In talking to people about the shows I saw during my trip to New York this year, I have found that most have heard of Dear Evan Hansen as a buzzworthy, acclaimed new musical, yet no one really knows much about it. That’s not exactly surprising—it’s an original work with no name recognition (with the slight exception of star Ben Platt, who gained some mainstream recognition from his role in the Pitch Perfect films), and the title is rather ambiguous. The show’s official Twitter bio simply reads “a new American musical about life and the way we live it.” That doesn’t exactly tell you much, either, but perhaps this show is better left a mystery to be experienced and discovered.
Dear Evan Hansen features music and lyrics by Benj Pasek and Justin Paul, who also wrote the music for the film La La Land and are having quite the breakout year. The plot, with a very strong book by Steven Levenson, follows Evan Hansen (Platt), a deeply sensitive, painfully awkward high school senior with clinical anxiety and next to no friends. He lives with his single mom, Heidi (Rachel Bay Jones), an overworked nurse who loves him deeply but is rarely present. On assignment from his therapist, Evan writes himself a letter, beginning of course with “Dear Evan Hansen,” that is meant to be a pep talk. Connor Murphy (Mike Faist), a sullen, withdrawn student at Evan’s school, finds the letter in the printer shortly before committing suicide. When the letter is found in Connor’s possessions, his grieving parents, Cynthia (Jennifer Laura Thompson) and Larry (Michael Park) assume Connor and Evan were friends and reach out to Evan, desperate to understand their son and gain some insight into the final months of his life. One lie leads to another, and soon Evan is fabricating fake email exchanges between him and Connor with the help of his reluctant friend, Jared (Will Roland). As Evan is more and more embraced by the Murphy family, they all find what they need in the relationship, even if it’s all built on an extremely tenuous foundation that could crack at any moment. Oh, and we can’t forget that Evan has had a crush on Connor’s sister, Zoe (Laura Dreyfuss) for years. It’s an incredibly messy situation that is only complicated more by social media, which plays a huge role in the show. A speech Evan gives at a school memorial for Connor goes viral on the internet, and along with over-enthusiastic, over-involved fellow student Alana (Kristolyn Lloyd), Evan ends up as the face of a movement to help lost and suicidal teenagers worldwide.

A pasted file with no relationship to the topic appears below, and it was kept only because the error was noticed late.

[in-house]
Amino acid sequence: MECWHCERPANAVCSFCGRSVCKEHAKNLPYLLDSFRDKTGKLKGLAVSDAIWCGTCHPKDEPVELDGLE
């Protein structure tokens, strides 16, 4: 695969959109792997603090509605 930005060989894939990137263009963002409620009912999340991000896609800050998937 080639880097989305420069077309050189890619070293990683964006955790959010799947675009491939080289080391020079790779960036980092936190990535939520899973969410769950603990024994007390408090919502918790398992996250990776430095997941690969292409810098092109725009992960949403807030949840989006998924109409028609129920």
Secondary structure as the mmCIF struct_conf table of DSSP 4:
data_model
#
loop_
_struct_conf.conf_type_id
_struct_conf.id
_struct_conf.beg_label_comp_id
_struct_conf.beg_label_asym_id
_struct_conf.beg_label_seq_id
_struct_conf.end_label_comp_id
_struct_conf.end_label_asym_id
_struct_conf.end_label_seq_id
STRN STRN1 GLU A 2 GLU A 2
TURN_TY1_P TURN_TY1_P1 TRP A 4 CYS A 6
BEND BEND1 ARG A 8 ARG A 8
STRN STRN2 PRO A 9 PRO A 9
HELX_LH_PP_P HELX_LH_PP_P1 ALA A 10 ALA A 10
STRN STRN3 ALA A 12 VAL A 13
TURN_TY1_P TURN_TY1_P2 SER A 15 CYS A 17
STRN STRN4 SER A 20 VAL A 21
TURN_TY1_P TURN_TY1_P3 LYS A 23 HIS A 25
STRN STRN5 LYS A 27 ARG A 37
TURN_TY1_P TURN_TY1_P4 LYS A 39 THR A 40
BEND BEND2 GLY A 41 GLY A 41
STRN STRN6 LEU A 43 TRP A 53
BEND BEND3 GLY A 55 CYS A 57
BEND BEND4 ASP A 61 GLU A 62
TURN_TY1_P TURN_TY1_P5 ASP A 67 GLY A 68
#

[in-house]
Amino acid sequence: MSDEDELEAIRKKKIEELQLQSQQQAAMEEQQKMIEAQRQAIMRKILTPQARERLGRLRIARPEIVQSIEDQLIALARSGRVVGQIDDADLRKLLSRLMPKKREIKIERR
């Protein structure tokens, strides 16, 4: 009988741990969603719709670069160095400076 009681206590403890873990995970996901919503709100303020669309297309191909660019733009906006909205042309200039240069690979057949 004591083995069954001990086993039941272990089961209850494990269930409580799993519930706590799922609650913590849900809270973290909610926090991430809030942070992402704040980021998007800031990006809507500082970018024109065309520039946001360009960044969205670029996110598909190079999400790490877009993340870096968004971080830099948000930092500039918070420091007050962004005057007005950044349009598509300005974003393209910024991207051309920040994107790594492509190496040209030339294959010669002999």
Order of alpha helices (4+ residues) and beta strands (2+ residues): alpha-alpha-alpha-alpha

When you hear the facts laid out, it is hard to sympathize with Evan. He does, after all, lie repeatedly and go to great lengths to maintain his deception, and while his lies do help others, he personally benefits a great deal. But this is what makes the performance Ben Platt is giving, a performance that should surely win the Tony and every other award this season, so extraordinary. The Evan Hansen he creates is so vivid, so heartbreaking, and so real that even when he is making terrible choices, you can’t help but want to give him a hug. He wears his heart on his sleeve to an extreme and takes the audience along on a roller coaster that truly runs the gamut of emotions. There is something about Platt that is so earnest, so genuine, that his actions are understandable. They are not, however, excusable, and the show does not make excuses for him or attempt to over-justify his actions. It just presents him as is, a very messy, relatable human being who makes some serious mistakes and must learn from the consequences. The rest of the cast is also wonderful, particularly Bay Jones, whose heartbreak over Evan seeking comforts she apparently was not providing in another family is gut-wrenching. Throughout the show I felt a growing sense of dread—as you’d expect, Evan’s lies do catch up with him, and it’s not pretty when they do.
I found many aspects of this show reminiscent of Next to Normal, another expertly crafted musical about an aching, broken family struggling to heal directed by Michael Greif. The tone and the staging are not dissimilar, and it’s an equally tight show—there is very little I would change or even tweak about Dear Evan Hansen. It’s a rare musical that just flows in addition to being extremely emotional and timely. Pasek and Paul’s score is also first rate—Platt’s big act one song “Waving Through a Window” is beautiful and showcases Platt’s crystal-clear voice perfectly, and the act one finale “You Will Be Found” was stuck in my head for days.
It is almost difficult to articulate what makes this show so intangibly special. Ultimately, in addition to being incredibly well-written and well-performed, I think the subject matter and the message are just precisely what audiences need to see and hear right now. In my experience, many people who frequently seek refuge in the theater feel lost in some way, or have at some point in their lives. For so many, including many outcast teenagers like Evan, the theater is a second home, a place to feel understood and safe from the horrors of the world outside. This is the kind of show I can see having a serious impact on the lives of those who see it, because there are surely many Evans and Connors out there who will find something they desperately need to hear in it. This kind of theater, theater that is a labor of love, that is not an adaptation or known commodity of any kind and just stems from an original, pure, important idea, is what we need more of. I hope audiences continue to find it and, in return, be found themselves.
Dear Evan Hansen is currently playing on Broadway at the Music Box Theatre. For more information and to purchase tickets, click here.